vetoes bill on home-builder suits
By Chris Fiscus and Chip Scutari
Article Courtesy of The Arizona Republic
May 09, 2003
|Gov. Janet Napolitano vetoed a bill that
would have made it more difficult for homeowners associations to sue home
builders for allegedly shoddy work.
The bill, which was the home-building industry's top priority of the legislative session, would have required that a majority of HOA residents voting in an election give the OK for an association to file a construction-defects suit.
"We're disappointed. Realtors, homeowners, subcontractors all agreed that homeowners should have a voice before communities are stigmatized by litigation," said Spencer Kamps, deputy director of the Home Builders Association of Central Arizona. "We simply said homeowners want a voice. When you put the HOA assets at risk, homeowners ought to have a say."
Critics say House Bill 2034 would have hindered attempts to go after builders for construction problems, limiting the ability to correct defects such as leaky roofs and windows, cracking walls or poor stucco. They also said it arrived less than a year after a much-publicized compromise that gives builders 90 days to fix defects before owners can sue.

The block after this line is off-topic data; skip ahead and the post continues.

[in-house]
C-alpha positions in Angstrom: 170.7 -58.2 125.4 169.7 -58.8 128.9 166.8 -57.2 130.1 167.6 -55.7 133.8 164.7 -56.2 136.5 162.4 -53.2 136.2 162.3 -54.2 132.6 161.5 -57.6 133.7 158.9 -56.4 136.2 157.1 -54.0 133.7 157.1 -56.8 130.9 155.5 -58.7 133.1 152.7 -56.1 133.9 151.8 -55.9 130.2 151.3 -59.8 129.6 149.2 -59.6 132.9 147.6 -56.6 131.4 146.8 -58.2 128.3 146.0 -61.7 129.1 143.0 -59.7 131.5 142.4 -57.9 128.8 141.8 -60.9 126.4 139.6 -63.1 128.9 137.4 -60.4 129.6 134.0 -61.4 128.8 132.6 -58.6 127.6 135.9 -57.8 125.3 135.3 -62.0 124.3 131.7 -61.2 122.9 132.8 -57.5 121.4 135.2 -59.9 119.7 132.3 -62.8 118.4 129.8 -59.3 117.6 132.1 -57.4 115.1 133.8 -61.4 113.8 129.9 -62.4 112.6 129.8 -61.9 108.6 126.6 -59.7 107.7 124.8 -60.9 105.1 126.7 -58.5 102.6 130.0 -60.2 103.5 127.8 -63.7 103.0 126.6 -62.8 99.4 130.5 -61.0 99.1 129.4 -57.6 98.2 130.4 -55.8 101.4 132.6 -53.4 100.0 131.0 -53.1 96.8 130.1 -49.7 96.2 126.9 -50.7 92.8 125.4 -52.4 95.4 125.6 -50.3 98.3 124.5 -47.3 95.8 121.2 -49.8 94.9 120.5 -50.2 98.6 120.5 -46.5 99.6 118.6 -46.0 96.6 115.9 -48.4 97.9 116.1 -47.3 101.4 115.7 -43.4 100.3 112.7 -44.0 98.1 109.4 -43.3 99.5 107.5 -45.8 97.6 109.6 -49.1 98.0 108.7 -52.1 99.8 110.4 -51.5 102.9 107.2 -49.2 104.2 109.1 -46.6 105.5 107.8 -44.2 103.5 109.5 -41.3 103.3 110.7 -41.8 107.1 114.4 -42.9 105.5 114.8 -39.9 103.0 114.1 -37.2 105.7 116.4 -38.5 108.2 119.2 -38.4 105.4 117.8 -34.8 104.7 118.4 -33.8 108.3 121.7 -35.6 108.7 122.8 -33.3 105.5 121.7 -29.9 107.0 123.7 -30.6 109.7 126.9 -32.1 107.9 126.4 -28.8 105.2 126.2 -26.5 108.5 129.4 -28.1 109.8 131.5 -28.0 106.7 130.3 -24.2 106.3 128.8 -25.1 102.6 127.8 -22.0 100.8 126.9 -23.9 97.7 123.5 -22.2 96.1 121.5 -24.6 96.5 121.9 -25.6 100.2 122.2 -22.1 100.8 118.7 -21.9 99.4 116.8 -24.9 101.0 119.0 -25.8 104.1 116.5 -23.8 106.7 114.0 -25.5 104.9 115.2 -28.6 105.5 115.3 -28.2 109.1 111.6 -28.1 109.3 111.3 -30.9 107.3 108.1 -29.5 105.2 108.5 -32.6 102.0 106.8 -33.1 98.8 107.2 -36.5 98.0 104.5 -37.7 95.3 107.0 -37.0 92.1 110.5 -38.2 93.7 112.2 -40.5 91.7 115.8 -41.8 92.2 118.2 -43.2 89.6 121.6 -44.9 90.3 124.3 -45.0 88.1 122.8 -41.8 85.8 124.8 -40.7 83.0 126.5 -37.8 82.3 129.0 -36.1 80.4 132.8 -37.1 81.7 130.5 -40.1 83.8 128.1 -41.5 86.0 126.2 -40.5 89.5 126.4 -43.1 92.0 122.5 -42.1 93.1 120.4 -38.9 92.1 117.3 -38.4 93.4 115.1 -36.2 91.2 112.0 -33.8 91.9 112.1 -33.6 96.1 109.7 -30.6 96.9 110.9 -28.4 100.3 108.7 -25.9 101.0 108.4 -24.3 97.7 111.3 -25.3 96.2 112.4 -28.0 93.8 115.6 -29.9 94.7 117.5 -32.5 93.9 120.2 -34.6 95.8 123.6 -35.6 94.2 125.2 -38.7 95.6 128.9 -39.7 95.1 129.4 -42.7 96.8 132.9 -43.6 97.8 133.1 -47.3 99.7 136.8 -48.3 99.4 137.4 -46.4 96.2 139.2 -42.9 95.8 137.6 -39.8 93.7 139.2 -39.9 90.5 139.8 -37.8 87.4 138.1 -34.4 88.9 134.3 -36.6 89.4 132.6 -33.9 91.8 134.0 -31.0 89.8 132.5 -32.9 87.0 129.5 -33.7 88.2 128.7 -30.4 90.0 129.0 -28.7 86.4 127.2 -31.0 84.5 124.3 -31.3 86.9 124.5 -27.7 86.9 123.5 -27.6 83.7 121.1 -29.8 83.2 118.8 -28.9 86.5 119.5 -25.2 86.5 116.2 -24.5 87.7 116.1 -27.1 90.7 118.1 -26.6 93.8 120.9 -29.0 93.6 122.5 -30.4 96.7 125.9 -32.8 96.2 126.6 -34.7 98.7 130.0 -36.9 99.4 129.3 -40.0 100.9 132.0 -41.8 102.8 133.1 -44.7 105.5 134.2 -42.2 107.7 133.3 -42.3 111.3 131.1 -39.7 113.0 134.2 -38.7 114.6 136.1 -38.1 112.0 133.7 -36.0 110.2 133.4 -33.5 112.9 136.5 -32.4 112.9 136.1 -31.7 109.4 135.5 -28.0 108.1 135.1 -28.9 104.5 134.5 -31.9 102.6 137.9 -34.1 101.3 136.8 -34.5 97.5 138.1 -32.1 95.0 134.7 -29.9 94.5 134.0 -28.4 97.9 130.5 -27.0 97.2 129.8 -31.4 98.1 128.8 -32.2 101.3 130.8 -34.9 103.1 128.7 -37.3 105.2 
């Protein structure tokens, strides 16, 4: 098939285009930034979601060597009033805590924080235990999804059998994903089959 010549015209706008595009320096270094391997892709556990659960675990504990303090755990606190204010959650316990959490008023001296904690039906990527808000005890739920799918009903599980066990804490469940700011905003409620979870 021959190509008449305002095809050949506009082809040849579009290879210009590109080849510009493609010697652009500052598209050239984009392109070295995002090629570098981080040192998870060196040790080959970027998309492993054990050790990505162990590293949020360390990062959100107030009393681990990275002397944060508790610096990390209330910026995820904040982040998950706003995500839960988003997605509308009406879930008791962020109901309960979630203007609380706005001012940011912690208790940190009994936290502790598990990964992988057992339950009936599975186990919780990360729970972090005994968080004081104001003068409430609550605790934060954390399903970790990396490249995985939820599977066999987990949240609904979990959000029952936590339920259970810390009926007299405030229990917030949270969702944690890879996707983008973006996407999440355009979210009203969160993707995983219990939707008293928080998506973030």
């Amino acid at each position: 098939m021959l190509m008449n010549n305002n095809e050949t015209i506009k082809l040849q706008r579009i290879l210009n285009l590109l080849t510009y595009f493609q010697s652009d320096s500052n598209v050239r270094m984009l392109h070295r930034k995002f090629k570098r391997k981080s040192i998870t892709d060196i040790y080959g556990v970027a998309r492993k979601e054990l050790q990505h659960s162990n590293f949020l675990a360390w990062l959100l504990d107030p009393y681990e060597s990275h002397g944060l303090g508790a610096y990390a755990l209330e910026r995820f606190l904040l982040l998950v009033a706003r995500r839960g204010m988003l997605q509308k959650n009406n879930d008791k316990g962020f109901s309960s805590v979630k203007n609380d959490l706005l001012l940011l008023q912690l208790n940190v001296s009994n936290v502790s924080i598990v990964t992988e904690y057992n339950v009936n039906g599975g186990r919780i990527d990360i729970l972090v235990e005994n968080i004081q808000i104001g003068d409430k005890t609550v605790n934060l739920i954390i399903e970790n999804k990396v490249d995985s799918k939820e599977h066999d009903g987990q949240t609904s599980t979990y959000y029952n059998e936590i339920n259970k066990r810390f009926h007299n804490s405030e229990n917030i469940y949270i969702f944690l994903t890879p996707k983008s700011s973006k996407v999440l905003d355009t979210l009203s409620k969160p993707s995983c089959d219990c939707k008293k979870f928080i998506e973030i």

"We just didn't think it was the right time to be imposing some more hurdles for homeowners," said Tim Nelson, Napolitano's legal counsel. "That was the main reason."
Napolitano said she used her veto because she failed to see "a compelling reason to impose additional hurdles to bringing home defect litigation."
And she also questioned the constitutionality of the bill, saying the state constitution includes provisions that "the right of action to recover damages for injuries shall never be abrogated."
Kevin DeMenna, a lobbyist for a collection of homeowners association boards across Arizona, applauded Napolitano's veto.
"At the Legislature, there are two reasons why you should do things: because you should do something and because you can do something. This falls into the latter category," DeMenna said. "There's no compelling reason to abrogate the rights of homeowners."
The veto came even though the home-builders association had made a sizable contribution to the governor's inaugural gala.
Curtis Ekmark, who specializes in representing HOAs, called the veto "a huge step in the right direction."
"I'm happy, especially for the people who are going to be buying homes in the next five years," he said, as the bill would have made it more difficult to correct construction woes.